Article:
If you still need convincing, Utila is an absolutely beautiful place, having a relaxed Caribbean vibe, being a popular destination for backpackers and explorers. The island is a renowned hotspot for marine diversity, and in your free time, you can readily and affordably learn to scuba dive, or go snorkelling amidst the coral reefs. If you’re lucky, you could even get to see some whale sharks! There are also opportunities to help patrol and release sea turtles and participate in other community-based events such as beach cleans, whilst generally just absorbing the fascinating and fun culture of Utila.

Kanahau offers full accommodation and three lovingly made vegetarian meals a day for individuals and small groups. The facility hosts volunteers and independent researchers that are either looking to assist the current projects or conduct their own research into any aspect of the island. Volunteers at Kanahau also get some great discounted rates when diving with select packages at reputable dive centres, and other perks and benefits within the local community. The staff at the facility are all experienced travellers and researchers in Honduras and Central America, who will happily offer advice with regard to travelling other destinations after your stay.  Having said that, Utila is said to be one of those places that people never leave 😉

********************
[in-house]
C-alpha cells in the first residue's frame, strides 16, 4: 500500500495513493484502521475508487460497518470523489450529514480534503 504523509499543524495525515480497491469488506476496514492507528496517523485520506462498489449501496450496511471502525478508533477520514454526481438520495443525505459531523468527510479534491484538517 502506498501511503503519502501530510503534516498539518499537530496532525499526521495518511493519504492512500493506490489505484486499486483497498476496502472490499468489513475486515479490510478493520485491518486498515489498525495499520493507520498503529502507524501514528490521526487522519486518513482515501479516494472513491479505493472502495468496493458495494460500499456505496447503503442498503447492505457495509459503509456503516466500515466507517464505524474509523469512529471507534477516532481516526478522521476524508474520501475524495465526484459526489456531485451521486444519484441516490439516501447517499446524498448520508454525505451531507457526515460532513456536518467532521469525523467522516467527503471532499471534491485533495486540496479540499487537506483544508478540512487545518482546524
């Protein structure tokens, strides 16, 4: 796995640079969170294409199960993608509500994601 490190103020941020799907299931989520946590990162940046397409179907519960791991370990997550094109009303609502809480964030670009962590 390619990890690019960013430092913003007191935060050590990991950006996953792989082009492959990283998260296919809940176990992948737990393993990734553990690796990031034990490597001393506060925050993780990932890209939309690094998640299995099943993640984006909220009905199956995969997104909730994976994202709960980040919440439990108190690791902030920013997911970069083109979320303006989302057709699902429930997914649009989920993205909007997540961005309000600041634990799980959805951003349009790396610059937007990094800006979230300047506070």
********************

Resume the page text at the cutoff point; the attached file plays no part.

Find out more about what Kanahau is up to by following the project of Facebook (Kanahau Utila Research & Conservation Facility). You can also contact Kanahau through their website www.kanahau.com or email the team at info@kanahau.com for more information or questions of any kind. Check out more of the pictures below this text box.


Why this “Advertisement”?
In short: This project is a proper research facility with research as their main focus, making use of volunteers to make it happen. I’ve seen the project myself and I ‘ve met a bunch of their dedicated people putting a lot of their time in this project. The Kanahau facility is providing local knowledge and gives young biologists the ability to gain fieldwork experience.
This article is kindly provided by Cristina Arrivillaga and Tom Brown, just two of this great research community making a difference on Utila. After my time with Operation Wallacea in Honduras (Opwall Honduras), a couple of people made their way to Utila (either for joining the Kanahau research or resting, I did the latter). I visited the research station and went on a day of research in the ‘swamps’, it was really cool and it’s definitely a great project. At least from my experiences, they are contributing to the local community of Utila, doing research, creating awareness and are not just a ‘volunteer holiday’ program. If you’ve been researching Kanahau and this article isn’t convincing you and you are looking for more ‘independent’ reviews, get in contact and I might be able to get you in contact with some of their previous volunteers. Also, check out my broad reasons to volunteer.